Tuesday, August 12, 2014

Exuberance

I picked the garden before we left for our 9 day vaca to the mountains of NC. Things had gotten pretty dry before we left and I was slightly worried about what may collapse while I was away. While I love vacation I feel a sense of needing to be home- to take care of the critters and plants. Three inches of rain brought an abundance of peppers, eggplant, okra and cracking tomatoes. Uh oh. Better get to work.
Can't rest if I want the larder stocked for winter.

Harvests
1 batch just tomatoes & salt.
1 batch Peach & Blackberry jam
1 batch Strawberry and Blackberry jam

Red Okra & Eggplant
May have to pickle this giant okra
This recipe sounds good, minus the sugar. 
Food
Good food in Asheville, NC inspired our first meals back home. I was thankful that I didn't have to run to the grocery store to feed us. I did run to the local farm to pick up some peaches and while I was there -blackberries, eggs, sweet potatoes and sweet corn. 
 Sauted corn, onions & peppers 
for brown rice, black bean, cheese burritoes
with chive & tomato salsa.
Fresh Food Fast

With this ridiculously cool weather I was in the mood for comfort food and a taste of the south so heated up some pre-cooked and frozen Sage Pinto Beans, served over Peppered Cornbread with a side of Crunchy Baked Okra.  I subbed soy milk for the buttermilk, but any milk would suffice. I also soaked the okra in the wet mix for an hour. No particular reason- just prepped early. I worked out well. The okra was so tender. 
The meal was a hit. 

First Fall Plantings
I weeded and hoed up a small area on the south side of the garage and planted- spinach, carrots, kale, pak choi, chard and a meslun mix. If it stays cool (and this week is in the low 80s again) these should do ok. 

When Good Gardens go Wild
 There was actually order in this madness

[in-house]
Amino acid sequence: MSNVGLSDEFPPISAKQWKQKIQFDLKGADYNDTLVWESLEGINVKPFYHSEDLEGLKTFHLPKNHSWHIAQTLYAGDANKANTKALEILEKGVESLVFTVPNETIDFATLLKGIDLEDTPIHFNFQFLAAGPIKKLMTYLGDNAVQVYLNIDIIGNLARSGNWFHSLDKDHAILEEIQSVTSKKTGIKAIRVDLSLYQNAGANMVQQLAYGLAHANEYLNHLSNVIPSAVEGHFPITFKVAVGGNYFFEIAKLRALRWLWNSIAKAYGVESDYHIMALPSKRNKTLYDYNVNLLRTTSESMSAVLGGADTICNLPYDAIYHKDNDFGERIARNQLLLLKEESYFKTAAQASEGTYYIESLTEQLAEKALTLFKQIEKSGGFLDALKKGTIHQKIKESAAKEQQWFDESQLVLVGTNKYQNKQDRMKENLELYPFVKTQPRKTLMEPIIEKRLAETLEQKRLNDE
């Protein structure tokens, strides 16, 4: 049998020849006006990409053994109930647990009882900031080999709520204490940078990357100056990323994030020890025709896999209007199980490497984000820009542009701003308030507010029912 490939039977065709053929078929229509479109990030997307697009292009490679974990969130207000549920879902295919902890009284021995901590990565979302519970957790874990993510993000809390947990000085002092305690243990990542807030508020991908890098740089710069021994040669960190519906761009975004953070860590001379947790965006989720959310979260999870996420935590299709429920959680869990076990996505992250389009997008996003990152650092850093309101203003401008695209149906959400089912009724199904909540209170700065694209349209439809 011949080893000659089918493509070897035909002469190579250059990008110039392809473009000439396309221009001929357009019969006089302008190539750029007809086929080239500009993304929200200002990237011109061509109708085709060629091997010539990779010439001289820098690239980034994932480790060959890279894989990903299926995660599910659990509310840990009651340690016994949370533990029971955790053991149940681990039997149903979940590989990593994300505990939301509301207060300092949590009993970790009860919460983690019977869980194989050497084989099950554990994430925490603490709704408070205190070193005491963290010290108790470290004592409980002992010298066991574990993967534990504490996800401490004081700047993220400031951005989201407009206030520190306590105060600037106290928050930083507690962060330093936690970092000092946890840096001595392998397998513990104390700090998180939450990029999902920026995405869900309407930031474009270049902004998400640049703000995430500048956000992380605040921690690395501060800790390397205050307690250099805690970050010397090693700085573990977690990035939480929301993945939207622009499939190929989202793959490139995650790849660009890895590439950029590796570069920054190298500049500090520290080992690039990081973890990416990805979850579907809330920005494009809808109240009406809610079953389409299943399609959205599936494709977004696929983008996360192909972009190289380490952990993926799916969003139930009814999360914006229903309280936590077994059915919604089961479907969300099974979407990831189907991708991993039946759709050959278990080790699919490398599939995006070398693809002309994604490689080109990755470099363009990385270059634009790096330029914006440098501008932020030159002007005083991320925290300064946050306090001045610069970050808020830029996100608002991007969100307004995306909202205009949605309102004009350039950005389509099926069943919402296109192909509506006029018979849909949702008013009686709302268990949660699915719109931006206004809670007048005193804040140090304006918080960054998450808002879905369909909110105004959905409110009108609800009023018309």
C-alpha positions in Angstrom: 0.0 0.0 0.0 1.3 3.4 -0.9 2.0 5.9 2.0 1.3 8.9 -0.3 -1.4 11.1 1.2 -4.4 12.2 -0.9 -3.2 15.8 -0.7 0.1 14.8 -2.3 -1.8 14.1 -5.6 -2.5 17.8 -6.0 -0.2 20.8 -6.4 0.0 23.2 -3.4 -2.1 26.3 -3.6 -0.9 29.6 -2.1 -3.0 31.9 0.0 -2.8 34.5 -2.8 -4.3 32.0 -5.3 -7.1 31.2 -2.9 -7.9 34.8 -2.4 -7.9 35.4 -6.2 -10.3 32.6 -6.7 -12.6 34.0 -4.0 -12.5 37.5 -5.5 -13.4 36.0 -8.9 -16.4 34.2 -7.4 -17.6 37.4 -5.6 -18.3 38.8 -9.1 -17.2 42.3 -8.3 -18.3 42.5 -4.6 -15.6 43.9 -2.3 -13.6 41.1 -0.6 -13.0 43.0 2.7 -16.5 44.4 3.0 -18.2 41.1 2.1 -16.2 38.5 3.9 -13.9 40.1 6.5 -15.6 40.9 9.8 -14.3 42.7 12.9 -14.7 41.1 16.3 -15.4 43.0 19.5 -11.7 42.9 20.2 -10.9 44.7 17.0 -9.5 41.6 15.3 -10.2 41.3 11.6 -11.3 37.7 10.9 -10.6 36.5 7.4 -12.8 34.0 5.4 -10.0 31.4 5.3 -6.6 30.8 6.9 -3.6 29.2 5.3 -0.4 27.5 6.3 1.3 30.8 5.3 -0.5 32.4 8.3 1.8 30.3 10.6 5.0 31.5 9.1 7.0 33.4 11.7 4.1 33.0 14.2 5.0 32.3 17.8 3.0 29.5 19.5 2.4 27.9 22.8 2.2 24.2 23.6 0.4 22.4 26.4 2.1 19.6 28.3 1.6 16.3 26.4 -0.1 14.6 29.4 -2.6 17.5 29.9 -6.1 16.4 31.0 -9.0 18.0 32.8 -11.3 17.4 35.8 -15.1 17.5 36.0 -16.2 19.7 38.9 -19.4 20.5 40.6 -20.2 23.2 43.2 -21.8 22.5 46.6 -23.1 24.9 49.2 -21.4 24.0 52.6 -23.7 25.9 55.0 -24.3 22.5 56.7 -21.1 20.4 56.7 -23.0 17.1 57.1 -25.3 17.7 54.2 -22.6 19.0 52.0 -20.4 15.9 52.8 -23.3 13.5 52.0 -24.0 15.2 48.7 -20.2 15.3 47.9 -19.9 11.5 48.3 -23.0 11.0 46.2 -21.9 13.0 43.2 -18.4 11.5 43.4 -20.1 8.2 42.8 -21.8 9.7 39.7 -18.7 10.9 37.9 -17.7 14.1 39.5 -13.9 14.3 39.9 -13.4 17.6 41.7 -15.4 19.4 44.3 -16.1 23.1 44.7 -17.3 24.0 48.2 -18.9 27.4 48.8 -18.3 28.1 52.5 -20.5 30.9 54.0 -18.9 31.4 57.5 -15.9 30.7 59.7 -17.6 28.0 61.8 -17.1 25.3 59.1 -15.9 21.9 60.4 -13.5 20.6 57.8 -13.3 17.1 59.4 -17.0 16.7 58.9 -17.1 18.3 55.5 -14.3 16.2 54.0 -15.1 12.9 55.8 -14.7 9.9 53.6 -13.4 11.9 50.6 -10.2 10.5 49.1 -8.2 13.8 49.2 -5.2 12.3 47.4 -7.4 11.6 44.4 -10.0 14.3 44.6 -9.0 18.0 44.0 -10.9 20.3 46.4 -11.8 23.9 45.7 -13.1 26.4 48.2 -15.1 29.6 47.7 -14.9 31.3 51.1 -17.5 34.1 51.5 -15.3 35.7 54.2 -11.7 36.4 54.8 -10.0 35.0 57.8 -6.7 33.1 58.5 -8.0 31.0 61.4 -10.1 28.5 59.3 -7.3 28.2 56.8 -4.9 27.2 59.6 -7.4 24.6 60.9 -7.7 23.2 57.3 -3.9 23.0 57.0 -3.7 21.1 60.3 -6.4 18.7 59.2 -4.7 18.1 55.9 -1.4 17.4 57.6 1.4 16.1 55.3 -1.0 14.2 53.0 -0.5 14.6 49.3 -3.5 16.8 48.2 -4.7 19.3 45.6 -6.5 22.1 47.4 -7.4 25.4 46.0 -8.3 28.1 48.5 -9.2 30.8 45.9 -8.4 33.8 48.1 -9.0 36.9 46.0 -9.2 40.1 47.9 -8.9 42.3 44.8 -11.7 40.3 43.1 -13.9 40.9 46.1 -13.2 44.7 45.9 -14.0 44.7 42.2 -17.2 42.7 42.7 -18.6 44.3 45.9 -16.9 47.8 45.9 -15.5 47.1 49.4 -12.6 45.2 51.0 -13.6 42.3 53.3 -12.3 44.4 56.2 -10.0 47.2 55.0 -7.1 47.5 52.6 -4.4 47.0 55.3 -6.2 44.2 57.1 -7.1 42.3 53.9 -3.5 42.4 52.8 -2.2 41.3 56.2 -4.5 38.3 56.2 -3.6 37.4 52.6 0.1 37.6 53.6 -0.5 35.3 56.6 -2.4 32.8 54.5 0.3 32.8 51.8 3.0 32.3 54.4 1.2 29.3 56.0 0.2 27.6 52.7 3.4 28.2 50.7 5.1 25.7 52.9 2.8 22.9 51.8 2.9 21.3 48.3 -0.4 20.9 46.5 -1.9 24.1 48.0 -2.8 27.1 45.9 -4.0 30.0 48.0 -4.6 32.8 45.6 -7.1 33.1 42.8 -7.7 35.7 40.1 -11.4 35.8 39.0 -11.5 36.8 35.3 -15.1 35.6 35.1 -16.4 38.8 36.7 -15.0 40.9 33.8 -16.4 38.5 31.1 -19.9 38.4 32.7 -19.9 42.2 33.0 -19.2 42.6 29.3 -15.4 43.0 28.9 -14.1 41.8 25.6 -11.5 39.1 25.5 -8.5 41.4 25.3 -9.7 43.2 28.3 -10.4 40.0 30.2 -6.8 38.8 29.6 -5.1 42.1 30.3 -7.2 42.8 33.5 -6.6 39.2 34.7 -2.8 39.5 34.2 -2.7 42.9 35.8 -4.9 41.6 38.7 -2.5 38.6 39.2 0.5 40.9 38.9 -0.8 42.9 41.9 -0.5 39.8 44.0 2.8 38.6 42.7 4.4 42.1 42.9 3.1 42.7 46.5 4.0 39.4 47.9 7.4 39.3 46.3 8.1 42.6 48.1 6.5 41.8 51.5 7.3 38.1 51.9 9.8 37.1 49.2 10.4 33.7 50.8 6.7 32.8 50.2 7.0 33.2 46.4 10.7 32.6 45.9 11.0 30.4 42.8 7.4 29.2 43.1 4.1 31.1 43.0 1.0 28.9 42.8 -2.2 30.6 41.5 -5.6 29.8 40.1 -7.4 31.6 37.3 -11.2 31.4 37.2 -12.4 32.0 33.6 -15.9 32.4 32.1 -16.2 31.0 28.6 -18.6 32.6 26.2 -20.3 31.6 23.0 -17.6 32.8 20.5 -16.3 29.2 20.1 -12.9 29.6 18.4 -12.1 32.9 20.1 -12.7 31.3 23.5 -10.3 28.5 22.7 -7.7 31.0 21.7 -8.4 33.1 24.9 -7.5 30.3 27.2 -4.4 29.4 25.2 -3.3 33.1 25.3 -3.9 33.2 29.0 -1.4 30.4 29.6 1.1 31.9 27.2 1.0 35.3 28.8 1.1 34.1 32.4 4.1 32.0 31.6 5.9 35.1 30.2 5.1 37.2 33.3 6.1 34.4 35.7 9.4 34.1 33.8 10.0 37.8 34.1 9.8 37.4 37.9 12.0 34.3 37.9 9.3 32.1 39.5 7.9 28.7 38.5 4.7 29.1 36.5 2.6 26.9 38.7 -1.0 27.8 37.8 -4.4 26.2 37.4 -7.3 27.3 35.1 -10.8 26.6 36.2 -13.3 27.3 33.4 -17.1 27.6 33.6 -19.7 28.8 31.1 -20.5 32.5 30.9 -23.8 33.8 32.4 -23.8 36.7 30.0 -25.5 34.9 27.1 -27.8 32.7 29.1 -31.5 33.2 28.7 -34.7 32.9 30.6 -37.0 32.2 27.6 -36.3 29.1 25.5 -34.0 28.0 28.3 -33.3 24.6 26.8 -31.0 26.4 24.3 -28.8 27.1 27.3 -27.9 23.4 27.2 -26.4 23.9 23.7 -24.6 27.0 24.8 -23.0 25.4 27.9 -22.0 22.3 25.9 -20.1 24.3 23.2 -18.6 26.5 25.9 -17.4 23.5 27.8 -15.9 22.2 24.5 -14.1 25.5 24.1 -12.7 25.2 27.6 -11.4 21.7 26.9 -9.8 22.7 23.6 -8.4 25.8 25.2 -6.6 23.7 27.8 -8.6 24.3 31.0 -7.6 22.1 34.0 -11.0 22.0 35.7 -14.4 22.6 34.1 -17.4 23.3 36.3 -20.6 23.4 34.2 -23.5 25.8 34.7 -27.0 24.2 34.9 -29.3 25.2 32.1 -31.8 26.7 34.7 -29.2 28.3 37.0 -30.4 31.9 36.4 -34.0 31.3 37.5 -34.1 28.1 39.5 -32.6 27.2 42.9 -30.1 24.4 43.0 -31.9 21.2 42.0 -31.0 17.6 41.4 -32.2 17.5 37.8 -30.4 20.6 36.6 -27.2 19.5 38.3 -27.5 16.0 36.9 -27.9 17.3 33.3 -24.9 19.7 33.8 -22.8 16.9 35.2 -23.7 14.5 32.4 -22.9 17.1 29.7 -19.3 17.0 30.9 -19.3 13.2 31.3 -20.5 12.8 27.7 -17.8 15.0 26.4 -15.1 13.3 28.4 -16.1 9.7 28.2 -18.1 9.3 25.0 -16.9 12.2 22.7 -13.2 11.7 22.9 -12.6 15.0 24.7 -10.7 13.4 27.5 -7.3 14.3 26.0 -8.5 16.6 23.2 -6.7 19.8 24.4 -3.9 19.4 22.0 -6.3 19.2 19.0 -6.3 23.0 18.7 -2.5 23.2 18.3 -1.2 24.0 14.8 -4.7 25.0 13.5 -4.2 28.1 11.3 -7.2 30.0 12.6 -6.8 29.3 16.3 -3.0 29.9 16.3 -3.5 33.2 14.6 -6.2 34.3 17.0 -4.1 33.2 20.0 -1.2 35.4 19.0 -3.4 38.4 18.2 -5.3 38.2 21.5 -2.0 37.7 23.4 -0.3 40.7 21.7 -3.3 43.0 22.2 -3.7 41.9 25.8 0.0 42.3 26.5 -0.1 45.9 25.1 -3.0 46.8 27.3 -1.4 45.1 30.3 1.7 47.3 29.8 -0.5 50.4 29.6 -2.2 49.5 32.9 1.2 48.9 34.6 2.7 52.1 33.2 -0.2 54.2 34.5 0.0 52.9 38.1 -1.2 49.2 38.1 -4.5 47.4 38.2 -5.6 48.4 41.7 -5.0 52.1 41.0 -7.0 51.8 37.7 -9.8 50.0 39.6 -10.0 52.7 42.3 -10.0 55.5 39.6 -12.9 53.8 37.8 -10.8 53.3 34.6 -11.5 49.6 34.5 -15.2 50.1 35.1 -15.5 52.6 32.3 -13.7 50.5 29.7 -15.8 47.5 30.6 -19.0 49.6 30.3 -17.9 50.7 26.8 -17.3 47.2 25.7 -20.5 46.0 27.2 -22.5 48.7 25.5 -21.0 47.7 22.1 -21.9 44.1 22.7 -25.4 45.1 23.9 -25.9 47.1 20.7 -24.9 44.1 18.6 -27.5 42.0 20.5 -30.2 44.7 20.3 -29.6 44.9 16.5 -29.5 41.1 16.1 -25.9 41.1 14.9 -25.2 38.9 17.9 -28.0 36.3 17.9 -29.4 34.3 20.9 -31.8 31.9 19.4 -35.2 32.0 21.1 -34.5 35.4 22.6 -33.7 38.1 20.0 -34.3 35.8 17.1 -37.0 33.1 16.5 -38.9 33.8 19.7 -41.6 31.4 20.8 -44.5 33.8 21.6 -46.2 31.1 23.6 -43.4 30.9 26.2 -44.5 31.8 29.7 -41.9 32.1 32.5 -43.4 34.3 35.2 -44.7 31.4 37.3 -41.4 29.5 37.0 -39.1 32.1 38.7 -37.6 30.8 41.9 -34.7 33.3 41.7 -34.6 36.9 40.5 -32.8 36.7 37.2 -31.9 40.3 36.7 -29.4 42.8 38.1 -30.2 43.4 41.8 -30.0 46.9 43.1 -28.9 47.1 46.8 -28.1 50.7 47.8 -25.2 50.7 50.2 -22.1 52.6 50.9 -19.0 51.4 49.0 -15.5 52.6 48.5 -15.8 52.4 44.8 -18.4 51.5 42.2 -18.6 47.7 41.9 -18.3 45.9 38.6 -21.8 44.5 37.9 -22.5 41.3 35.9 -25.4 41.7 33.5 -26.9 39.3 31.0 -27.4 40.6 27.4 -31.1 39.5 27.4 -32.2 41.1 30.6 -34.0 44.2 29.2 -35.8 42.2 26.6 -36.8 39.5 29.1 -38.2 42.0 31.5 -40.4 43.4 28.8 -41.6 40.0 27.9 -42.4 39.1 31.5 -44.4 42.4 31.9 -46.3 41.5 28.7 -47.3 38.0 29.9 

Cosmos & Elephant Amaranth
Red Okra flower being
swallowed up by pumpkin vines
You can tell okra is related to hibiscus!

Wildlife
I know it's only a singlet, but it makes me pretty happy to see this Monarch has found the tropical milkweed I planted for it. I have several native species with only the butterfly weed in bloom presently, but this bfly is happily feeding on the non-native tropical variety. 

Closing thoughts
I subscribe to a garden blogger in Ireland. It struck me that she commented about the wars & terror going on. When I came home from vacay I had an overwhelming sense of happiness. Everything was green and lush and for a moment or maybe 9 days I had a sense of seeing the good. When I returned home I found out a young, unarmed black man was gunned down by a police officer in a nearby community and looting and violence have followed. The break from news media combined with constant fresh air, good food and exercise had momentarily undone the barrage of bad news in the world. While a half a world away, that blogger and I are on the same planet, trying to find some good in the world, while constantly being reminded of the bad. I missed my furry & feathered friends. I missed my garden. But I loved my vacation. And I love being back home. 





Friday, July 11, 2014